Government review highlights fundamental problems with live exports
The Australian Standards for the Export of Livestock (ASEL) (which covers the selection of animals for export on farm and on board the ship to the point of disembarkation in the importing country) were developed in response to the 2003 Cormo Express disaster which saw 57,000 Australian sheep rejected by Saudi Arabia.
In 2011, the government-commissioned Independent review of Australia's livestock export trade (the Farmer Review) found that 'a full review of the ASEL was a priority'.
Two years later a revised version of the ASEL was presented to the Department of Agriculture by a steering committee, however despite repeated requests from the RSPCA for action, the report was shelved until a request under Freedom of Information legislation by RSPCA Australia forced its publication yesterday.
"The report clearly shows many aspects of the current standards require urgent action, yet Minister Joyce has ignored this issue for months," said Dr Bidda Jones, Chief Scientist RSPCA Australia.
"The review shows that current standards are failing to ensure people handling animals are aware of their legal responsibilities and have the competency to carry them out, and are allowing animals that are sick, injured or otherwise unfit to slip through the inspection process.
"Failure to progress these important changes means that current standards fall far short of best practice or developments in animal welfare science," said Dr Jones.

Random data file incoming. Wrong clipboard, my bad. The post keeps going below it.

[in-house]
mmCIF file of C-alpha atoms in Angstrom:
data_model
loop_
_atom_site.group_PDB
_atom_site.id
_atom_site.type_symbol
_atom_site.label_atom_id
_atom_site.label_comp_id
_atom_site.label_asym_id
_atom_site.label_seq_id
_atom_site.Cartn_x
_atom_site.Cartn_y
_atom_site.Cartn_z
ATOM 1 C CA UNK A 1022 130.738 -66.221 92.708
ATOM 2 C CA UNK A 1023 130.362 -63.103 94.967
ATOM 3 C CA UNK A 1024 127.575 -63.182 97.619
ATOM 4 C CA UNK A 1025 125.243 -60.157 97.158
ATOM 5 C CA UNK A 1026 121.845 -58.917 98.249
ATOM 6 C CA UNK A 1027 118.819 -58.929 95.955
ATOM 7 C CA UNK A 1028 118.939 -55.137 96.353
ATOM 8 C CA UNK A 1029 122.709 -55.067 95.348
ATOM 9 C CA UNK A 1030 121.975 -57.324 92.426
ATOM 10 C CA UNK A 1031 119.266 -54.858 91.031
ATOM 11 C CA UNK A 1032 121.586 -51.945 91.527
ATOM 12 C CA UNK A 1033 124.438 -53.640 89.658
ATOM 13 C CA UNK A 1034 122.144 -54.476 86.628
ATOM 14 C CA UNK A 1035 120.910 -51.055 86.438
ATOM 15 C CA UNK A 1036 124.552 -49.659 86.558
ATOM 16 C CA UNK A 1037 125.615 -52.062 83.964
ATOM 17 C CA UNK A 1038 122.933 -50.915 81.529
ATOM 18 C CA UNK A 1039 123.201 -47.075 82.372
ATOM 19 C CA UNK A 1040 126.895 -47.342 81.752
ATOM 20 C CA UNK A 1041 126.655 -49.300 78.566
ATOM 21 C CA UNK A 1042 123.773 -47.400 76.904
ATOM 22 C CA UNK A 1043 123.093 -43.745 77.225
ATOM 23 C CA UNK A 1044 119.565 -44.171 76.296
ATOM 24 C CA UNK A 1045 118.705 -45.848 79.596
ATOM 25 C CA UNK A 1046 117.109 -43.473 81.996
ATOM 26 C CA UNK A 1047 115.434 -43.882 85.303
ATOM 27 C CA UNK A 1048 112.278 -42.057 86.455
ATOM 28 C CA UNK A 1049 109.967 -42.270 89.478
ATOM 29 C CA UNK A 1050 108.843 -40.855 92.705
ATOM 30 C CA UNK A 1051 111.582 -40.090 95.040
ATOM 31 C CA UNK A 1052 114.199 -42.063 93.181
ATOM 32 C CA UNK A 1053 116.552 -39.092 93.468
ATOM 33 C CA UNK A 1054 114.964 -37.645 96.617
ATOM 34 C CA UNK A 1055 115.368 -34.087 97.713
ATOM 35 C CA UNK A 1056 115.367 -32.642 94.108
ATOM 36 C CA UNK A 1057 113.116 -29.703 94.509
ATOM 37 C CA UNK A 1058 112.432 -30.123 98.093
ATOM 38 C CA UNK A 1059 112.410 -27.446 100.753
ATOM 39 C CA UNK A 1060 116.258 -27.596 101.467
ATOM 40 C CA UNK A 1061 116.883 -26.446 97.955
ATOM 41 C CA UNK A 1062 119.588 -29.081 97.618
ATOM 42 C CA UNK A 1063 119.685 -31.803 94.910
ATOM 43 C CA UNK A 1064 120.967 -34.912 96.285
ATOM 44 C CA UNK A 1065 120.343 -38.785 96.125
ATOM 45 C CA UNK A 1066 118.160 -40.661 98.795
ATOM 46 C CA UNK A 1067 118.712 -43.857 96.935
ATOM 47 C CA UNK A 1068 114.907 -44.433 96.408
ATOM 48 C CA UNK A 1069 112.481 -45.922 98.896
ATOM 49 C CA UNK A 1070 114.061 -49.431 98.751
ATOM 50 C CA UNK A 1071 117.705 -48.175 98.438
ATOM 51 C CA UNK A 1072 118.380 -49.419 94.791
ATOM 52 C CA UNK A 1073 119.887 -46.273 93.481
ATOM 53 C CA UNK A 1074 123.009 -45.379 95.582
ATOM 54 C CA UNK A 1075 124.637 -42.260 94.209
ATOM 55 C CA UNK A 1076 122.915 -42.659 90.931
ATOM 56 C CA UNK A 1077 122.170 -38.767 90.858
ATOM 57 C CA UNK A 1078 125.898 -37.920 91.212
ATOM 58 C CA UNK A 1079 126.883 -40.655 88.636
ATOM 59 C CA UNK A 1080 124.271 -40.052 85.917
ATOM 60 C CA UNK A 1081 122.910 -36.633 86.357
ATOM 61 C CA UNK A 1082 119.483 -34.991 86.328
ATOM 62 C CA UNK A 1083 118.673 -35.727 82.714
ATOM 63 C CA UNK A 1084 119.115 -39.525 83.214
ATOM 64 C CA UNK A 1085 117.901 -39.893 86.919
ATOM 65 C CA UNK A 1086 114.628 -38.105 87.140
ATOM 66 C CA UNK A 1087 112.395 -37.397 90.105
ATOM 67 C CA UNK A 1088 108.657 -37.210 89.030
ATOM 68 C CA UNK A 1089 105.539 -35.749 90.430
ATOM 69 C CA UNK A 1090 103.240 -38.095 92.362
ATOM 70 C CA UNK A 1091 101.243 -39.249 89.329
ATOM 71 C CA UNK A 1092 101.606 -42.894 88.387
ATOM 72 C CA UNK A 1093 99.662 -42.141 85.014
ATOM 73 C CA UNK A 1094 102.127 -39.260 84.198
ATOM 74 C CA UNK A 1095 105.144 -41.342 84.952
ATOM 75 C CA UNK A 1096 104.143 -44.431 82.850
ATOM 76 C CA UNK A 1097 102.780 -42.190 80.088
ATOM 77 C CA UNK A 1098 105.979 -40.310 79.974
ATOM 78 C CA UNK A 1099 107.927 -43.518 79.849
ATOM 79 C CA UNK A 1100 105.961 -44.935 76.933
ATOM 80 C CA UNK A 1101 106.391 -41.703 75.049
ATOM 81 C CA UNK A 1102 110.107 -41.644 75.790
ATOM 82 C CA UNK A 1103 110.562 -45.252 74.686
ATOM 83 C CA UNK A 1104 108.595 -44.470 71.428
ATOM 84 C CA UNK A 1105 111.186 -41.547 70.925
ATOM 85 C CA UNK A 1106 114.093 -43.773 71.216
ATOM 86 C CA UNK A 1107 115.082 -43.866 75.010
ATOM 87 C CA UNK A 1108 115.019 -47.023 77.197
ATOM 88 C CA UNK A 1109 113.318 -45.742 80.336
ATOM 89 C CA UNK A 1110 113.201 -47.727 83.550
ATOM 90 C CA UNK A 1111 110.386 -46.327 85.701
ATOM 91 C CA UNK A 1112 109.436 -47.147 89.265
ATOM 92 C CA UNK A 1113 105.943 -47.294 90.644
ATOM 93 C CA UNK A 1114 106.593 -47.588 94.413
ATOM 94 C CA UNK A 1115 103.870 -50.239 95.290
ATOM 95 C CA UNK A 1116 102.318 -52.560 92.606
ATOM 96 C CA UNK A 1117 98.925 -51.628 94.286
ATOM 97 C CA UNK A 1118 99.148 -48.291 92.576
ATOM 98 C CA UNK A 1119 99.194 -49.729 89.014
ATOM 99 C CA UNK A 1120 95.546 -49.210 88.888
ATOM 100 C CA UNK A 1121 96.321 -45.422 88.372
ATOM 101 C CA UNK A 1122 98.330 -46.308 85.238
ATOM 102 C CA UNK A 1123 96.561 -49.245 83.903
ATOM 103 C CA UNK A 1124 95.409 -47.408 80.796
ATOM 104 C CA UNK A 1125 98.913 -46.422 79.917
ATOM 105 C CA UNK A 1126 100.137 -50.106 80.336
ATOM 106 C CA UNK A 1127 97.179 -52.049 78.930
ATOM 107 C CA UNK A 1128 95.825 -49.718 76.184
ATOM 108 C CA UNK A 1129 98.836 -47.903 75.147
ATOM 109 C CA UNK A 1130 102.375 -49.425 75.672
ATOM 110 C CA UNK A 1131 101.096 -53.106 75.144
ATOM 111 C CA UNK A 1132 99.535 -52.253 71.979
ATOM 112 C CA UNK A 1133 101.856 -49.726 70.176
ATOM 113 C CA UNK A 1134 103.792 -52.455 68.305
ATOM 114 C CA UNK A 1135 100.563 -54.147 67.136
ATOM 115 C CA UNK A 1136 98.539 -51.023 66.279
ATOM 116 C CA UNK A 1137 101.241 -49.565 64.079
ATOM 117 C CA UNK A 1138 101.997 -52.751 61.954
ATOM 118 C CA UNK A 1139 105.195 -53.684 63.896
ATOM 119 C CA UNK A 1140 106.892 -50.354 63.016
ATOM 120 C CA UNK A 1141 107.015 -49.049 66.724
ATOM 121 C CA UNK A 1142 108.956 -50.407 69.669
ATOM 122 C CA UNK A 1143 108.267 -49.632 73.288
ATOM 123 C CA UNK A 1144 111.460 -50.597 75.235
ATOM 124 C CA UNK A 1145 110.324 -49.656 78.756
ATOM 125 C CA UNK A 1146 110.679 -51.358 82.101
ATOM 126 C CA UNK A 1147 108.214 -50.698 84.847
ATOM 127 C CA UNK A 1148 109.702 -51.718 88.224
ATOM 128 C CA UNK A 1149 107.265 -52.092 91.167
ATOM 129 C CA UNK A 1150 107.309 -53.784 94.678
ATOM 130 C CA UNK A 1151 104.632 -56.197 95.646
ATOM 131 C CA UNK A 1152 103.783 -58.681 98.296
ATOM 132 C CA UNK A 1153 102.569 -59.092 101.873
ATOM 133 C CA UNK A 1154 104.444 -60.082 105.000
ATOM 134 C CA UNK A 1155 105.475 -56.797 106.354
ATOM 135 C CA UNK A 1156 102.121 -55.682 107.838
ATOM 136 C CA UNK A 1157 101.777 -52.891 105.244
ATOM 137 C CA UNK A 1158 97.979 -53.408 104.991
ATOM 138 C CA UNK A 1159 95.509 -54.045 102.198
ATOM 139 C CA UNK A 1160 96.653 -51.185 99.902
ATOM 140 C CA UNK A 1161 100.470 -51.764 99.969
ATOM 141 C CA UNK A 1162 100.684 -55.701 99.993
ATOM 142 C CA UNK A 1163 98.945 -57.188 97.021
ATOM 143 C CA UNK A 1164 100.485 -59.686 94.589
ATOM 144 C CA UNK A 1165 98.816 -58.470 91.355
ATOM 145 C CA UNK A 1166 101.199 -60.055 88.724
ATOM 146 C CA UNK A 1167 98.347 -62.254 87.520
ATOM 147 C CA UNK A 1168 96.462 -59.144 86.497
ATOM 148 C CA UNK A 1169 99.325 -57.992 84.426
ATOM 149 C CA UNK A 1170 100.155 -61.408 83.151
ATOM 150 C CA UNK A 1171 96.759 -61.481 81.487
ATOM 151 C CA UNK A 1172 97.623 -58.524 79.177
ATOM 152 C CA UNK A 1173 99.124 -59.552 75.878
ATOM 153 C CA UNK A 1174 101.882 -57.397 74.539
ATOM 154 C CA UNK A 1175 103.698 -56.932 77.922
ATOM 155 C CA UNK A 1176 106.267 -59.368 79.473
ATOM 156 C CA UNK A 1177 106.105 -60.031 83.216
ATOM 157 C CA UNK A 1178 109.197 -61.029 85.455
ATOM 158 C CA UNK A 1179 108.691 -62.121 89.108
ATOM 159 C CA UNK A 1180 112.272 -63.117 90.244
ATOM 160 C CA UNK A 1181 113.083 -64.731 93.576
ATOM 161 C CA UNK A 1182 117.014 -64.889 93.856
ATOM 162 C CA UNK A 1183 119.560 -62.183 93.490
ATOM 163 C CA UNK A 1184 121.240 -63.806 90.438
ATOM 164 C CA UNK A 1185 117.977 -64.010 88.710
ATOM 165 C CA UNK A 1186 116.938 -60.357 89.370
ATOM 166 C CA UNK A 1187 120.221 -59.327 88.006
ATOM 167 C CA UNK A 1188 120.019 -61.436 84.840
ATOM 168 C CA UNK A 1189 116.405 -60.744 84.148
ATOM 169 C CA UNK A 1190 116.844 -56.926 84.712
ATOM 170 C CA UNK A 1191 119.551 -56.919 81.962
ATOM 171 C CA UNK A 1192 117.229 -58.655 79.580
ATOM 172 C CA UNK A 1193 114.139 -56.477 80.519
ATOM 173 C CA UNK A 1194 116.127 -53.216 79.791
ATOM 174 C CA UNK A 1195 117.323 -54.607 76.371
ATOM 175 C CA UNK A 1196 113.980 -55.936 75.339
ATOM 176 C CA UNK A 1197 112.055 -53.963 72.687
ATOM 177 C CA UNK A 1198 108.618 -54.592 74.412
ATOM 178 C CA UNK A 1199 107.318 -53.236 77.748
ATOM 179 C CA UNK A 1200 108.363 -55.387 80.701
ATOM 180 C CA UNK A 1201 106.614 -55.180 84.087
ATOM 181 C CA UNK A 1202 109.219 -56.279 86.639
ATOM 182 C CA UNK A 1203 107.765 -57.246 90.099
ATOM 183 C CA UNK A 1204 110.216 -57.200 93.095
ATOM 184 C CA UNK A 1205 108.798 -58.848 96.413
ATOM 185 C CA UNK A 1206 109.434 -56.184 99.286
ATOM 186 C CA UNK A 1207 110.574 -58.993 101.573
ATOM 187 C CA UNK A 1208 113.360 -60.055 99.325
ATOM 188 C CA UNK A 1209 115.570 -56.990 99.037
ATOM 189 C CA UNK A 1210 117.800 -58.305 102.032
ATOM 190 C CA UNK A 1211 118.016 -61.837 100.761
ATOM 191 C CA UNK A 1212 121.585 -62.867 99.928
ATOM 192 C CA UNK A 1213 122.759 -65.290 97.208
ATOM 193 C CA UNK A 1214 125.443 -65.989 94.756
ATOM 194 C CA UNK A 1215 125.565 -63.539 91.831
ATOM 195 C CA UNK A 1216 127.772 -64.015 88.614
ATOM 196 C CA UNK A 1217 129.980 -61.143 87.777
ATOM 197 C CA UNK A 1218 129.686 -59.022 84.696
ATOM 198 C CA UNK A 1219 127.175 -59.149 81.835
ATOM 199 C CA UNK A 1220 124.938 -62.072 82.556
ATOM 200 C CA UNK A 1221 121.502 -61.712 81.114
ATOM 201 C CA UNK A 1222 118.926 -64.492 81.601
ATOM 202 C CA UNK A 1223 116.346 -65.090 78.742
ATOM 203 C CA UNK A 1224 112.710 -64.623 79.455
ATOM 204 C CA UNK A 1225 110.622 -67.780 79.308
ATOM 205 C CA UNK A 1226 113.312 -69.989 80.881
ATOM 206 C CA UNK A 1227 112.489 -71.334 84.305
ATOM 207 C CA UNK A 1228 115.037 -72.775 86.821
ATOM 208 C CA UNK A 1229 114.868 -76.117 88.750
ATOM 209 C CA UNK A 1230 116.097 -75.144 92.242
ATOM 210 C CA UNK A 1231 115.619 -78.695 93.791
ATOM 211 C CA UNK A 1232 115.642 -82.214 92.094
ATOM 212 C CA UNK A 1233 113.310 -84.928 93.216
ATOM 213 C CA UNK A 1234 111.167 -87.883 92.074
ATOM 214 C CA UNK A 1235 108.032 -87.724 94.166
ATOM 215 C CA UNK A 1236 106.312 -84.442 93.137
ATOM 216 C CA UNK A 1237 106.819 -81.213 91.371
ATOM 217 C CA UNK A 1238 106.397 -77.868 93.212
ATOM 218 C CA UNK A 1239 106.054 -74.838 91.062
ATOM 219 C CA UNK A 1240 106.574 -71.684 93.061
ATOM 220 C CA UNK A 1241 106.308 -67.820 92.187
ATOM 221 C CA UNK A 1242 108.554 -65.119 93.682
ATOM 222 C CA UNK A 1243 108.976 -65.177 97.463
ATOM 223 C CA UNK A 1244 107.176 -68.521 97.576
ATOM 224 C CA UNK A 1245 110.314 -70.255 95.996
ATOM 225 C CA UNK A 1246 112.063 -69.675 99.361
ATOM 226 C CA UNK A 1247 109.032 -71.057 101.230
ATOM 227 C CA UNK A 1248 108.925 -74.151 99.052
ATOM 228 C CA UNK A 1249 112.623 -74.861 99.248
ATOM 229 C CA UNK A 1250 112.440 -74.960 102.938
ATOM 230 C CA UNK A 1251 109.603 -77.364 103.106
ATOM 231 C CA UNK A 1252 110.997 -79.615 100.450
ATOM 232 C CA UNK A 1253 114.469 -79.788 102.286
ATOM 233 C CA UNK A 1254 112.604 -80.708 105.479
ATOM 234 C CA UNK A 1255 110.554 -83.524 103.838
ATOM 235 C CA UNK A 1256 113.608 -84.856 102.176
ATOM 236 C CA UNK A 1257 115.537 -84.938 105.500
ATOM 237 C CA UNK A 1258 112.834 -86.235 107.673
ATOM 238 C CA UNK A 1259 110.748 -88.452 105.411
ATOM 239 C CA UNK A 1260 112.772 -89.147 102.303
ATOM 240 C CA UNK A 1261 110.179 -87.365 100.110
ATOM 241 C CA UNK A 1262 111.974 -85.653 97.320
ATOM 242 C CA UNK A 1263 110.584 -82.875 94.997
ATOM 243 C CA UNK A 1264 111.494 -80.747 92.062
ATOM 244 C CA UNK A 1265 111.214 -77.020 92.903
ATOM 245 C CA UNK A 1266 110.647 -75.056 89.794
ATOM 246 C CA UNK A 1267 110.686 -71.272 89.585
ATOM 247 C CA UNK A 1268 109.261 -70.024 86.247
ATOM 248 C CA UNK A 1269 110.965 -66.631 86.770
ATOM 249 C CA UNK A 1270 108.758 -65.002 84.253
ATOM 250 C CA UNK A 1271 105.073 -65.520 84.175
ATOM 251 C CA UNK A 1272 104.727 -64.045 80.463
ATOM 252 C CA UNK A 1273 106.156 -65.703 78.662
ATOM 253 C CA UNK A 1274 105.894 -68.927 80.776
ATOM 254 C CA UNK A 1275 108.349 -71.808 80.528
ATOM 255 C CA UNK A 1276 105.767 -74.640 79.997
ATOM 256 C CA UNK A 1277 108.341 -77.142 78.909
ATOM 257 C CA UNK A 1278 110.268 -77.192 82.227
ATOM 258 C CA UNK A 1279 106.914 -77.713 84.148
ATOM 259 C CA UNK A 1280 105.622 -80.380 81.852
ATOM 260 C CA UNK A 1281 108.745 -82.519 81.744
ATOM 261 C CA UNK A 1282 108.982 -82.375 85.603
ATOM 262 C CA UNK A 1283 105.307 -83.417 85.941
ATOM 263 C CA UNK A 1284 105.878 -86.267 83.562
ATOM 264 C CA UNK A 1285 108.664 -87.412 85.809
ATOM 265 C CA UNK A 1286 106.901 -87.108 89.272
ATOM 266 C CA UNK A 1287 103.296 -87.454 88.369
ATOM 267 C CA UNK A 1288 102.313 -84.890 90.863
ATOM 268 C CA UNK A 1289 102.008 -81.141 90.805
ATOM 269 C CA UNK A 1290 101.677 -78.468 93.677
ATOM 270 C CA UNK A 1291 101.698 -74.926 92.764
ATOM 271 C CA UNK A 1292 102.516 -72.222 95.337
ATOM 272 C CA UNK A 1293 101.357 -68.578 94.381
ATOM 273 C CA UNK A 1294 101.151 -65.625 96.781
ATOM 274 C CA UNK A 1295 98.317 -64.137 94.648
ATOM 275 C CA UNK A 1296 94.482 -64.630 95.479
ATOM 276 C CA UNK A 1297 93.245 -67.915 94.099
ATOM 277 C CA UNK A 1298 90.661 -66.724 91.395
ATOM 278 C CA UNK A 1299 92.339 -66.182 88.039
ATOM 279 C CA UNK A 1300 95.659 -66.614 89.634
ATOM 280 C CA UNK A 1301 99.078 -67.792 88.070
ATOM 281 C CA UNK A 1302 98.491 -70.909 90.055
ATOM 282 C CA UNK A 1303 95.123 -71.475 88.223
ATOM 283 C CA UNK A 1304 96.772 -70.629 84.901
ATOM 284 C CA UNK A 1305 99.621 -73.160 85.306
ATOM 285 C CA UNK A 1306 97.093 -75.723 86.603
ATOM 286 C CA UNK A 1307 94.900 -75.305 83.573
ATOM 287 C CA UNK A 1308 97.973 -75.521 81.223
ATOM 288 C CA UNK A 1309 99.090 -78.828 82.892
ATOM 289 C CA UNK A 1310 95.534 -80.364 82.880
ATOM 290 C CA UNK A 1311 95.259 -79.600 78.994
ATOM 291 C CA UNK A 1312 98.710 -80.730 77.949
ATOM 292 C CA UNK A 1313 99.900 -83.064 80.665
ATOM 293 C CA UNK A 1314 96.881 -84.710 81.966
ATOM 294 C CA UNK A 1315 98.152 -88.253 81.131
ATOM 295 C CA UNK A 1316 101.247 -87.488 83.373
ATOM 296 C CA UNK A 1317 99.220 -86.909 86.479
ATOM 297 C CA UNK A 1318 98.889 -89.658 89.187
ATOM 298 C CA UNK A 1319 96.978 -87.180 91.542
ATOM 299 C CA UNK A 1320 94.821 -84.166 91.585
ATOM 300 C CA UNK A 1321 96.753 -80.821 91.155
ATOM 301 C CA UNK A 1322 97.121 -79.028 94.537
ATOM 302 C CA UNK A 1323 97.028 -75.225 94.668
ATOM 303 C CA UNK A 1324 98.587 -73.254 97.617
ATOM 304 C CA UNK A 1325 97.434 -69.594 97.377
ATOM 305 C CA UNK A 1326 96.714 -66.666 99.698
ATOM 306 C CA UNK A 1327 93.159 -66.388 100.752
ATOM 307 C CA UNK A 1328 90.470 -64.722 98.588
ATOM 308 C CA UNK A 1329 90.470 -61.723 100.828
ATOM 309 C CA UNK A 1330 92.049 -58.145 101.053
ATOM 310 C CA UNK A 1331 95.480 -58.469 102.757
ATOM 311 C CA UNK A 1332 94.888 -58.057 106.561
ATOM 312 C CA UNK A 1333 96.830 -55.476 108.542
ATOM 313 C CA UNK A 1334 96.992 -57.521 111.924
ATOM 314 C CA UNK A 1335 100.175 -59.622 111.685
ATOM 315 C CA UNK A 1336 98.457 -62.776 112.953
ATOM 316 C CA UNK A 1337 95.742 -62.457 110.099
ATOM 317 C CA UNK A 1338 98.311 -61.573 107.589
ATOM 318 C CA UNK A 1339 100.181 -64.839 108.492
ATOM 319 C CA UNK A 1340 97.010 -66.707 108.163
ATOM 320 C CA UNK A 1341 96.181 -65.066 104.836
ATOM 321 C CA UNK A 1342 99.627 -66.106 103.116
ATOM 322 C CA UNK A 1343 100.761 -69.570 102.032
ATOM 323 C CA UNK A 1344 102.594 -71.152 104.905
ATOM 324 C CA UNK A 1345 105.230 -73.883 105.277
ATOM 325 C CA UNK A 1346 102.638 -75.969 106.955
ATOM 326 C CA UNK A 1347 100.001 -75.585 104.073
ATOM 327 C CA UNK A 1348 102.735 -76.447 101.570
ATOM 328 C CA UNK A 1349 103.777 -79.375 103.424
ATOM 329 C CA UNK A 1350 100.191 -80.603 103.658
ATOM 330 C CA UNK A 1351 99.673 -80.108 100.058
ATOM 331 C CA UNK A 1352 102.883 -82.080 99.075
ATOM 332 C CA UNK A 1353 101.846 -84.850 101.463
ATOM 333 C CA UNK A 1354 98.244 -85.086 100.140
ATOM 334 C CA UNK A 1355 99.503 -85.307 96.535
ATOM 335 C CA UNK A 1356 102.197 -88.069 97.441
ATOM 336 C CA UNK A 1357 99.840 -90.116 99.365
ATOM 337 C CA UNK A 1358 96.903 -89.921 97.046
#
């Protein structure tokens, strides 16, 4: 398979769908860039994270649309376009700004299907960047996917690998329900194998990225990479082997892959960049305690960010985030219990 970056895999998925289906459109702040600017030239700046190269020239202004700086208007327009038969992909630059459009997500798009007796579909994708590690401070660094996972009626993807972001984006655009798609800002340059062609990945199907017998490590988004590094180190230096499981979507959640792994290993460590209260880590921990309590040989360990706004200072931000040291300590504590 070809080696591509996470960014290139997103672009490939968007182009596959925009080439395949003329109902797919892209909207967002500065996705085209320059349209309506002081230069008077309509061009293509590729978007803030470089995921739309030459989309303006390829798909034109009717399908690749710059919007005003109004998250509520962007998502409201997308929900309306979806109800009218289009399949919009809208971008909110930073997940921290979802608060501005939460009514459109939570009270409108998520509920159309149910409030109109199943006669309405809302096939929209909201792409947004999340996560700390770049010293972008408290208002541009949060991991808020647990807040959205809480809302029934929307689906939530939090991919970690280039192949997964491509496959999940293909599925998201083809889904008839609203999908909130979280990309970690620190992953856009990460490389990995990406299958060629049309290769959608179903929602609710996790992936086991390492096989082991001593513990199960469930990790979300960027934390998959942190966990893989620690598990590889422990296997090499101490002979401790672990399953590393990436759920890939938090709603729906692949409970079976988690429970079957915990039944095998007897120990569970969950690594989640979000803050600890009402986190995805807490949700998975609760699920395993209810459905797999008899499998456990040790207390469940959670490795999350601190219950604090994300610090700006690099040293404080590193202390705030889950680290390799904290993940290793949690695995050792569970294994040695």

Over 2.3 million animals have been exported since the report was submitted.
While the steering committee agreed on some of the changes needed to the ASEL it failed to agree on key welfare areas such as increased space allowances and bedding provisions on-board ship.
"Current stocking densities force animals to lie down on top of each other and jostle for access to feed and water points. The current bedding provisions for cattle – a handful of sawdust per animal – and no bedding for sheep, are a joke," said Dr Jones.
"The main impediment to adopting changes to these issues is money. This is despite in many cases there being clear scientific evidence, including industry-funded research reports, indicating the need for improved standards.
"When it comes to the live export industry, it seems animal welfare only matters when images are shown in the media and changes don't affect the bottom line," said Dr Jones.